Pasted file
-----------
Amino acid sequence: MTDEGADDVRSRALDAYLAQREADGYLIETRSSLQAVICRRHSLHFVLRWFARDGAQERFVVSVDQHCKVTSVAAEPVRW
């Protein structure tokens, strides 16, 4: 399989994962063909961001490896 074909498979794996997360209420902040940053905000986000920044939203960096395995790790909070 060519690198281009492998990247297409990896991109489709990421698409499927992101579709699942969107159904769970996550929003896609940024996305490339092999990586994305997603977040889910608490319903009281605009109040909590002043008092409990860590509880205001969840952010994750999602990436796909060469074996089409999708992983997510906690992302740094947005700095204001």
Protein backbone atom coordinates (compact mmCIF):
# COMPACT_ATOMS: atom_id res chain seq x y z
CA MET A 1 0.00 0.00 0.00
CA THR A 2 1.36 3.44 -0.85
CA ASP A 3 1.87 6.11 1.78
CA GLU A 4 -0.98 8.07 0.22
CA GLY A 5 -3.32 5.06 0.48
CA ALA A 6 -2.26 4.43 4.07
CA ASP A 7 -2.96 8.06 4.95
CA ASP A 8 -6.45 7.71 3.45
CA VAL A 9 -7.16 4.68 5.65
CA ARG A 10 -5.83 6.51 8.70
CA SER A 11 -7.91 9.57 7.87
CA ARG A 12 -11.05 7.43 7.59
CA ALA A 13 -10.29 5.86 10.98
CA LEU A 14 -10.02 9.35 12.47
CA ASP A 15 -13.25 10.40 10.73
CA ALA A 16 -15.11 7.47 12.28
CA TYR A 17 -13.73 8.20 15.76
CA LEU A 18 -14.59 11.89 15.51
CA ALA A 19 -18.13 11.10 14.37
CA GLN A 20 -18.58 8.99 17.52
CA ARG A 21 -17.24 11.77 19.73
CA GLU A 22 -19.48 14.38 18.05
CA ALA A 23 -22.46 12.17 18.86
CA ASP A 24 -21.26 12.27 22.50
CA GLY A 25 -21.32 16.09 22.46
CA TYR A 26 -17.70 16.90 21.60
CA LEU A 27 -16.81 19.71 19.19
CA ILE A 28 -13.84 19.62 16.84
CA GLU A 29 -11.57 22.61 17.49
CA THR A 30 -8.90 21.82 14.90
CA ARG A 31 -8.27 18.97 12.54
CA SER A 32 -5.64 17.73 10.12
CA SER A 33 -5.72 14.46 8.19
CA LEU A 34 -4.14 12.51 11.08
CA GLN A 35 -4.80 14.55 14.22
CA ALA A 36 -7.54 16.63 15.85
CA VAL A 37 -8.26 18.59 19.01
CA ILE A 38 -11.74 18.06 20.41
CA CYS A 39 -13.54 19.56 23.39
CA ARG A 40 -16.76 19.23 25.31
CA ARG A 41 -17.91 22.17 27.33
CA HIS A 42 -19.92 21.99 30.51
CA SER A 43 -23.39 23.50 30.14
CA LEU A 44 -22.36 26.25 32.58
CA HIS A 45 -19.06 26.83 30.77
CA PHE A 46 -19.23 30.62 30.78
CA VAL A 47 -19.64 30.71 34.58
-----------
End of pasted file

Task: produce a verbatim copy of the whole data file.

Amino acid sequence: MTDEGADDVRSRALDAYLAQREADGYLIETRSSLQAVICRRHSLHFVLRWFARDGAQERFVVSVDQHCKVTSVAAEPVRW
């Protein structure tokens, strides 16, 4: 399989994962063909961001490896 074909498979794996997360209420902040940053905000986000920044939203960096395995790790909070 060519690198281009492998990247297409990896991109489709990421698409499927992101579709699942969107159904769970996550929003896609940024996305490339092999990586994305997603977040889910608490319903009281605009109040909590002043008092409990860590509880205001969840952010994750999602990436796909060469074996089409999708992983997510906690992302740094947005700095204001």
Protein backbone atom coordinates (compact mmCIF):
# COMPACT_ATOMS: atom_id res chain seq x y z
CA MET A 1 0.00 0.00 0.00
CA THR A 2 1.36 3.44 -0.85
CA ASP A 3 1.87 6.11 1.78
CA GLU A 4 -0.98 8.07 0.22
CA GLY A 5 -3.32 5.06 0.48
CA ALA A 6 -2.26 4.43 4.07
CA ASP A 7 -2.96 8.06 4.95
CA ASP A 8 -6.45 7.71 3.45
CA VAL A 9 -7.16 4.68 5.65
CA ARG A 10 -5.83 6.51 8.70
CA SER A 11 -7.91 9.57 7.87
CA ARG A 12 -11.05 7.43 7.59
CA ALA A 13 -10.29 5.86 10.98
CA LEU A 14 -10.02 9.35 12.47
CA ASP A 15 -13.25 10.40 10.73
CA ALA A 16 -15.11 7.47 12.28
CA TYR A 17 -13.73 8.20 15.76
CA LEU A 18 -14.59 11.89 15.51
CA ALA A 19 -18.13 11.10 14.37
CA GLN A 20 -18.58 8.99 17.52
CA ARG A 21 -17.24 11.77 19.73
CA GLU A 22 -19.48 14.38 18.05
CA ALA A 23 -22.46 12.17 18.86
CA ASP A 24 -21.26 12.27 22.50
CA GLY A 25 -21.32 16.09 22.46
CA TYR A 26 -17.70 16.90 21.60
CA LEU A 27 -16.81 19.71 19.19
CA ILE A 28 -13.84 19.62 16.84
CA GLU A 29 -11.57 22.61 17.49
CA THR A 30 -8.90 21.82 14.90
CA ARG A 31 -8.27 18.97 12.54
CA SER A 32 -5.64 17.73 10.12
CA SER A 33 -5.72 14.46 8.19
CA LEU A 34 -4.14 12.51 11.08
CA GLN A 35 -4.80 14.55 14.22
CA ALA A 36 -7.54 16.63 15.85
CA VAL A 37 -8.26 18.59 19.01
CA ILE A 38 -11.74 18.06 20.41
CA CYS A 39 -13.54 19.56 23.39
CA ARG A 40 -16.76 19.23 25.31
CA ARG A 41 -17.91 22.17 27.33
CA HIS A 42 -19.92 21.99 30.51
CA SER A 43 -23.39 23.50 30.14
CA LEU A 44 -22.36 26.25 32.58
CA HIS A 45 -19.06 26.83 30.77
CA PHE A 46 -19.23 30.62 30.78
CA VAL A 47 -19.64 30.71 34.58